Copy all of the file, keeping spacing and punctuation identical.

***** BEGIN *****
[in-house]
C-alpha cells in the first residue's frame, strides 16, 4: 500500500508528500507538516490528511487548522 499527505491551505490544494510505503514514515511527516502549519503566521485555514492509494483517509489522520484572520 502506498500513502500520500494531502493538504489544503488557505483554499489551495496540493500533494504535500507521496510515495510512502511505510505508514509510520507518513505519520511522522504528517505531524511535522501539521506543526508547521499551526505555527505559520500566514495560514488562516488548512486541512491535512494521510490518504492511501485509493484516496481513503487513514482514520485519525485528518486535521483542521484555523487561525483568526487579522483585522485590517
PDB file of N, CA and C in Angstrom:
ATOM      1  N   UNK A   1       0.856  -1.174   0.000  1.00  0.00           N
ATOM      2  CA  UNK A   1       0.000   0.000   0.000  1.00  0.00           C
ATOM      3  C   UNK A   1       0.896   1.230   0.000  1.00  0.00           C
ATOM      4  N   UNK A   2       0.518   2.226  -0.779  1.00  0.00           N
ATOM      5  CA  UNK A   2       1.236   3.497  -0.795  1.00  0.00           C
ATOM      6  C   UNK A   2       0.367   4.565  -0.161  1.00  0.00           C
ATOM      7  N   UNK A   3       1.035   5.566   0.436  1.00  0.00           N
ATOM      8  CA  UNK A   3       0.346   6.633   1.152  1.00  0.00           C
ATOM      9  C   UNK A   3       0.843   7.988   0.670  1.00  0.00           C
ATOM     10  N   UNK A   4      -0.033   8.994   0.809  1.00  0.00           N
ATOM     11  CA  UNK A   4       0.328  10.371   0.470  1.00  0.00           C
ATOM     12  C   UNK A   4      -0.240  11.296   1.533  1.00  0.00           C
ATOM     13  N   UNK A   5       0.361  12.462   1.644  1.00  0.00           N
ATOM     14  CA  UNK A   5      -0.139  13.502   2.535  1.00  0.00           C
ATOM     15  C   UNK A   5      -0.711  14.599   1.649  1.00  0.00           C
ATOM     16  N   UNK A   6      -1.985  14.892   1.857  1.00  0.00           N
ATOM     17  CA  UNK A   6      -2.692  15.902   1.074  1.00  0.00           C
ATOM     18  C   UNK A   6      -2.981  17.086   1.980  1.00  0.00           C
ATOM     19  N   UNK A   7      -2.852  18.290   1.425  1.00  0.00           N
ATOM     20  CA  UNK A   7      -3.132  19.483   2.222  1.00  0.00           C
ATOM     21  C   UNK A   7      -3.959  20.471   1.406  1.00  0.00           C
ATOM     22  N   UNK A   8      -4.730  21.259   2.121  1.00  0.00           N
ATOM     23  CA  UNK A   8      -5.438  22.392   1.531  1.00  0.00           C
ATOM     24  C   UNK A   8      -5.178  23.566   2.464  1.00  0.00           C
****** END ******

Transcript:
[in-house]
C-alpha cells in the first residue's frame, strides 16, 4: 500500500508528500507538516490528511487548522 499527505491551505490544494510505503514514515511527516502549519503566521485555514492509494483517509489522520484572520 502506498500513502500520500494531502493538504489544503488557505483554499489551495496540493500533494504535500507521496510515495510512502511505510505508514509510520507518513505519520511522522504528517505531524511535522501539521506543526508547521499551526505555527505559520500566514495560514488562516488548512486541512491535512494521510490518504492511501485509493484516496481513503487513514482514520485519525485528518486535521483542521484555523487561525483568526487579522483585522485590517
PDB file of N, CA and C in Angstrom:
ATOM      1  N   UNK A   1       0.856  -1.174   0.000  1.00  0.00           N
ATOM      2  CA  UNK A   1       0.000   0.000   0.000  1.00  0.00           C
ATOM      3  C   UNK A   1       0.896   1.230   0.000  1.00  0.00           C
ATOM      4  N   UNK A   2       0.518   2.226  -0.779  1.00  0.00           N
ATOM      5  CA  UNK A   2       1.236   3.497  -0.795  1.00  0.00           C
ATOM      6  C   UNK A   2       0.367   4.565  -0.161  1.00  0.00           C
ATOM      7  N   UNK A   3       1.035   5.566   0.436  1.00  0.00           N
ATOM      8  CA  UNK A   3       0.346   6.633   1.152  1.00  0.00           C
ATOM      9  C   UNK A   3       0.843   7.988   0.670  1.00  0.00           C
ATOM     10  N   UNK A   4      -0.033   8.994   0.809  1.00  0.00           N
ATOM     11  CA  UNK A   4       0.328  10.371   0.470  1.00  0.00           C
ATOM     12  C   UNK A   4      -0.240  11.296   1.533  1.00  0.00           C
ATOM     13  N   UNK A   5       0.361  12.462   1.644  1.00  0.00           N
ATOM     14  CA  UNK A   5      -0.139  13.502   2.535  1.00  0.00           C
ATOM     15  C   UNK A   5      -0.711  14.599   1.649  1.00  0.00           C
ATOM     16  N   UNK A   6      -1.985  14.892   1.857  1.00  0.00           N
ATOM     17  CA  UNK A   6      -2.692  15.902   1.074  1.00  0.00           C
ATOM     18  C   UNK A   6      -2.981  17.086   1.980  1.00  0.00           C
ATOM     19  N   UNK A   7      -2.852  18.290   1.425  1.00  0.00           N
ATOM     20  CA  UNK A   7      -3.132  19.483   2.222  1.00  0.00           C
ATOM     21  C   UNK A   7      -3.959  20.471   1.406  1.00  0.00           C
ATOM     22  N   UNK A   8      -4.730  21.259   2.121  1.00  0.00           N
ATOM     23  CA  UNK A   8      -5.438  22.392   1.531  1.00  0.00           C
ATOM     24  C   UNK A   8      -5.178  23.566   2.464  1.00  0.00           C